[English version] A. Einleitung Der A. ist die Philos. des Aristoteles in der Form, welche ihr von seinen Schülern und ihren Nachfolgern gegeben wurde. Aristoteles starb 322 v. Chr. in Chalkis, wohin er vor drohenden polit. Unruhen in Athen geflüchtet war. Sein Testament (bei Diog. Laert. 5,11 ff.) enthält Bestimmungen über seine Familie und sein Privatvermögen, aber kein Wort von seinem lit. Nachlaß oder einer Schule; es scheint, daß er wenig Hoffnung auf die Veröffentlichung seiner Hauptschriften oder die Fortsetzung…

Praxiphanes

(181 words)

Author(s): Gottschalk, Hans (Leeds)
[English version] (Πραξιφάνης). Peripatetiker des 4./3. Jh. v. Chr., Sohn des Dionysophanes, ein Schüler des Theophrastos. P. war in Mytilene geboren, siedelte aber später nach Rhodos um. Ein Dekret aus Delos, in welchem er als euergétēs (“Wohltäter”) und próxenos (“öffentlicher Gastfreund”) geehrt wird (Fr. 4 Wehrli), wird auf ca. 260 datiert; seine Geburt kann daher schwerlich in die Zeit vor 330 fallen. Ein Bericht, daß Epikuros sein Schüler gewesen sei (Fr. 5 W.), ist sicher falsch. Eine vereinzelte doxographische Notiz, daß seine Lehre der des Theophrastos (und Ar…

Peripatos

(428 words)

Author(s): Gottschalk, Hans (Leeds)
[English version] (Περίπατος). Der Name der Schule, welche die Schüler des Aristoteles [6] gründeten, um dessen Lehre und Forsch. fortzusetzen. Da Aristoteles als Metöke ( métoikoi ) in Athen kein Grundstück besitzen durfte, müssen seine Vorlesungen und wiss. Arbeit in gemieteten Räumen stattgefunden haben. Erst nachdem sein Schüler Demetrios [2] von Phaleron 317 v.Chr. die Regierung Athens im Interesse der maked. Oberherrschaft (Alexandros [4]) übernommen hatte, ermöglichte er Theophrastos, ein Grunds…

Chamaileon

(61 words)

Author(s): Gottschalk, Hans (Leeds)
[English version] aus Herakleia Pontica. Peripatetiker der 2. Hälfte des 4.Jh. v.Chr. Er verfaßte populär-ethische Werke und eine lange Reihe anekdotenhafter Monographien über Dichter, von Homer bis auf Anaxandrides. Seine ethischen Ansichten waren konventionell und sein ganzes Schrifttum von der popularisierenden Tradition seiner Schule bedingt. Aristotelismus Gottschalk, Hans (Leeds) Bibliography Wehrli, Schule 21969, 49-88  F. Wehrli, in: GGPh 3, 555-7.

Aristoteles-Kommentatoren

(437 words)

Author(s): Gottschalk, Hans (Leeds)
Die Tradition der gr. A.-K. ging auf Andronikos aus Rhodos zurück und dauerte fast ununterbrochen bis in die spätbyz. Zeit. Innerhalb dieses Zeitraums sind drei Perioden zu unterscheiden: [English version] 1. Von Andronikos (ca. 50 v. Chr.) bis Alexander von Aphrodisias (ca. 210 n. Chr.) Die meisten Komm. dieser Zeit standen in engem Zusammenhang mit der Lehrtätigkeit der aristotelischen Schulen. Daneben hören wir auch von solchen, die von Stoikern wie Athenodoros und Cornutus oder Platonikern wie Eudoros, Lucius und Nikostratos in polemi…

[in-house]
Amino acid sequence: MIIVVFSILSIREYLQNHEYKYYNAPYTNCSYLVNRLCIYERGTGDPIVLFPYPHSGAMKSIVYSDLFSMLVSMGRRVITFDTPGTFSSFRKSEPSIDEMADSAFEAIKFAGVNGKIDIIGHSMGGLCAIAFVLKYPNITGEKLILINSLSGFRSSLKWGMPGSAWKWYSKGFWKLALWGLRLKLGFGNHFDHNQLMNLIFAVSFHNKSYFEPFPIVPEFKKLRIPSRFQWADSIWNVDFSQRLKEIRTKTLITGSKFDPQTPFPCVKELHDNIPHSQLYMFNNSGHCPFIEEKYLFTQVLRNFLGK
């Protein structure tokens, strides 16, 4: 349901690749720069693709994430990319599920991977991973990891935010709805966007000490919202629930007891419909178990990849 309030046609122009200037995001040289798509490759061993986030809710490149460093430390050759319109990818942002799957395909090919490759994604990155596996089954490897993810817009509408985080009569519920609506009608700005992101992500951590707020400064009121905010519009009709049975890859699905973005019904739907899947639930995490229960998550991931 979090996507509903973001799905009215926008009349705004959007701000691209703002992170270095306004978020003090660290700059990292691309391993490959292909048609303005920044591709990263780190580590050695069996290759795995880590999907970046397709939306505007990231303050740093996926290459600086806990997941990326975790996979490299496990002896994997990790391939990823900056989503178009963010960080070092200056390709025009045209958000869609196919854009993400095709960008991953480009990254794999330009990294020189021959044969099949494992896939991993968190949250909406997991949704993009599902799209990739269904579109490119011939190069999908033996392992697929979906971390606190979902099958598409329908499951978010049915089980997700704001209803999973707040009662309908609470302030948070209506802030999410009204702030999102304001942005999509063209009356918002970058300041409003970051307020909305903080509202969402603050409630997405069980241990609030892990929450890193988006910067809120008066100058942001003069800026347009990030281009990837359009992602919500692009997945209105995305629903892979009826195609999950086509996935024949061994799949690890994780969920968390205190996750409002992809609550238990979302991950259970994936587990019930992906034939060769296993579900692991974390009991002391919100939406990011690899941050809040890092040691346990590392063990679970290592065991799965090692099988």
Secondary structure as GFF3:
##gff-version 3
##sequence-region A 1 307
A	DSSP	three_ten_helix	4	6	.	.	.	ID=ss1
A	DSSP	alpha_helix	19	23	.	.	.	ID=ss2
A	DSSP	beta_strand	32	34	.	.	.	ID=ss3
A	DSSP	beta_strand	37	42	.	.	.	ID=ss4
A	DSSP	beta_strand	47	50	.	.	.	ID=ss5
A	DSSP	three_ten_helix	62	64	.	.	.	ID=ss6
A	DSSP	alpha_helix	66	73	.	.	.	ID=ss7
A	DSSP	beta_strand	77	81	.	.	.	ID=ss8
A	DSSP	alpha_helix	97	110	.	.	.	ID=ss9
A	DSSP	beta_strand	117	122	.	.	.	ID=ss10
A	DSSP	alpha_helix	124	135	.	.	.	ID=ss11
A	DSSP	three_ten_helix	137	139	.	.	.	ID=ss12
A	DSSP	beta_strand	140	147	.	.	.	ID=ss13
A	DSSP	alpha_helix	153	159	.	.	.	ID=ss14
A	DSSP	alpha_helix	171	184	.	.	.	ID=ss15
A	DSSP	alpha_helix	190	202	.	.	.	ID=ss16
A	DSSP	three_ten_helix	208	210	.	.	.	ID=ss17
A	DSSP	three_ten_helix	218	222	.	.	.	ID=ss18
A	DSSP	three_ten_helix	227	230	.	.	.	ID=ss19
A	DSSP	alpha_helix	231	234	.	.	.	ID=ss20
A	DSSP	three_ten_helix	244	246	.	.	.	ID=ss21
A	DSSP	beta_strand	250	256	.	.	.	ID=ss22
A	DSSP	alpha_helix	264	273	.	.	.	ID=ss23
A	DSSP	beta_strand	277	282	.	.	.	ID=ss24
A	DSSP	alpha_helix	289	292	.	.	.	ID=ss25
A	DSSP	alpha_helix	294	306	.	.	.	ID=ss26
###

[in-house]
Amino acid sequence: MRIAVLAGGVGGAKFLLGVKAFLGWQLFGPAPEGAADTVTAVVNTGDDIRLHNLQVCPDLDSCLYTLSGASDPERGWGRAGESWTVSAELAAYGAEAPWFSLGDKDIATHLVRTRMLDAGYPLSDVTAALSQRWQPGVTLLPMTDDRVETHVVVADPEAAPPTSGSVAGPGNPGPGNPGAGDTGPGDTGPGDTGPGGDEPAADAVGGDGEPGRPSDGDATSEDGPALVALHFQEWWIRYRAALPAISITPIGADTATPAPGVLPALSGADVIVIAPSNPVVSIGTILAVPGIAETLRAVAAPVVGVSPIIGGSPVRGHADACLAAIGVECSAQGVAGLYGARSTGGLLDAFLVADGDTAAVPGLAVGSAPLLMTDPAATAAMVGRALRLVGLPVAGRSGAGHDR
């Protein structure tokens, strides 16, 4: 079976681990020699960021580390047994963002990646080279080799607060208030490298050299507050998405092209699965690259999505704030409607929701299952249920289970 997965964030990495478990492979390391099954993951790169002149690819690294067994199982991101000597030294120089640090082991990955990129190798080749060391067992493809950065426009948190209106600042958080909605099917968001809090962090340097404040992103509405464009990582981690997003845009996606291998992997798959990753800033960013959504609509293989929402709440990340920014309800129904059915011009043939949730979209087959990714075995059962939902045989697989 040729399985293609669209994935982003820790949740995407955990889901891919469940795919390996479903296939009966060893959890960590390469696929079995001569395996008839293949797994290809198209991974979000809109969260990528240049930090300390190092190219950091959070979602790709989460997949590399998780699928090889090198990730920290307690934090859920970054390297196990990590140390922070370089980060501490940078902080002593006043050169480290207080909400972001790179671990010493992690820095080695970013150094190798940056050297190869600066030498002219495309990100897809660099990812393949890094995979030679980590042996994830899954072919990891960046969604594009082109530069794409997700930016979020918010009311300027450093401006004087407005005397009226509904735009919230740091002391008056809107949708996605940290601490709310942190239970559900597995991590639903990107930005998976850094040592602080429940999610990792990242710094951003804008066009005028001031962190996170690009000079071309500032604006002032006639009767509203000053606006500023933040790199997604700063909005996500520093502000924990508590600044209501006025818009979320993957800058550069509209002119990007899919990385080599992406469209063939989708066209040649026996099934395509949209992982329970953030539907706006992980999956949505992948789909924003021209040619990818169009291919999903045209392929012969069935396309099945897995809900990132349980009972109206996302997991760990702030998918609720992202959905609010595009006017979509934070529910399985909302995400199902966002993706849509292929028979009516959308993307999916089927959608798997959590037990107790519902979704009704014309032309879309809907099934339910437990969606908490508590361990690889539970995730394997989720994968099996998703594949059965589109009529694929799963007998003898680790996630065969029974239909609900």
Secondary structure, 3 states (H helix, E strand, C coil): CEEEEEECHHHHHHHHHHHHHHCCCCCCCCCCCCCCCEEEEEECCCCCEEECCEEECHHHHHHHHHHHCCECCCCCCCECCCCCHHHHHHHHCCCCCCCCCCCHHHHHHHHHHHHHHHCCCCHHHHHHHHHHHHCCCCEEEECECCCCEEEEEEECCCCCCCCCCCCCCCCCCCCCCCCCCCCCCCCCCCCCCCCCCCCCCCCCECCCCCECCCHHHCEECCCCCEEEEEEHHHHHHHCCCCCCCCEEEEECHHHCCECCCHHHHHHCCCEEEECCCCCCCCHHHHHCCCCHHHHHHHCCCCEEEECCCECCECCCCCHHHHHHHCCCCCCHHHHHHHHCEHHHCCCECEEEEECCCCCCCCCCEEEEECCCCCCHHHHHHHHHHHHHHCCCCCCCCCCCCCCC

Apellikon

(142 words)

Author(s): Gottschalk, Hans (Leeds)
[English version] aus Teos, athenischer Münzmeister wahrscheinlich 89/8 v. Chr. Später schloß er sich dem Tyrannen Athenion an. Berühmt wurde er als Besitzer einer Büchersammlung, welche u. a. aristotelische Mss. enthielt; aber die Gesch., daß er den Nachlaß des Aristoteles den Nachkommen von Neleus in Skepsis abgekauft habe, ist sicher fiktiv. A.' Aristotelesausgabe erwies sich als fehlerhaft. Nach seinem Tod und nach der Eroberung Athens durch Sulla (86 v. Chr.) wurde seine Bibliothek von Sulla …

Chamaeleon

(272 words)

Author(s): Gottschalk, Hans (Leeds) | Hünemörder, Christian (Hamburg)
(χαμαιλέων; chamailéōn) [German version] [1] Peripatetic, 2nd half of the 4th cent. BC From Heraclea Pontica. Peripatetic of the 2nd half of the 4th cent. BC. He wrote works of a popular/ethical nature and a long series of anecdotal monographs on poets from Homer to  Anaxandrides. His ethical views were conventional, and his entire body of work conditioned by the popularizing tradition of his school.  Aristotelianism Gottschalk, Hans (Leeds) Bibliography Wehrli, Schule 21969, 49-88 F. Wehrli, in: GGPh 3, 555-7. [German version] [2] A reptile found in India and Egypt A reptile found …

Adrastus

(673 words)

Author(s): Kearns, Emily (Oxford) | Gottschalk, Hans (Leeds)
(Ἄδραστος; Ádrastos). [German version] [1] Mythical figure, leader of the campaign of the Seven against Thebes Leader of the campaign of the Seven against Thebes. A. originally possessed connections to Sicyon, where his cult was old (see below). In the canonical history, however, he comes from Argus. According to the most detailed report of his youth (schol. Pind. N. 9,30 partly according to Menachmus of Sicyon, FGrH 131 F 10), he was the son of king Talaus, the son of  Bias and leader of one of the three rulin…

Callinus

(432 words)

Author(s): Bowie, Ewen (Oxford) | Gottschalk, Hans (Leeds)
(Καλλῖνος; Kallînos). [German version] [1] Elegiac poet Elegiac poet from Ephesus, c. 650 BC. His only long fr. (21 verses, 1 W./G.-P., from Stobaeus) urges young men ( néoi), presumably symposiasts, to defend their city. The enemy were perhaps the Cimmerians -- they are mentioned in a hexameter in 5(a) W./G.-P., which was adduced by Str. 14,1,40 (cf. 13,4,8) as evidence for a Cimmerian invasion that led to the capture of Sardes (thus c. 652 BC). This invasion had taken place earlier than that of the Trerians (also in 4 W./G.-P.), which destroyed Magnesia. In theme, …

Cratippus

(339 words)

Author(s): Meister, Klaus (Berlin) | Gottschalk, Hans (Leeds)
(Κράτιππος; Krátippos). [German version] [1] Of Athens, contemporary of Thucydides, continued Th.'s work of Athens. According to Dionysius of Halicarnassus (De Thucydide 16), he was roughly a contemporary of  Thucydides and also the one who continued his work. The table of contents from his historical work which spanned at least to 394 BC is recorded in Plutarch (mor. 345c-e). Some researchers (e.g. [1; 2; 4; 5; 6]) claim that C. was a significant historian of the 4th cent. BC and the author of the   Hellēnikà Oxyrhýnchia , others (e.g. Ed. Schwarz, Ed. Meyer…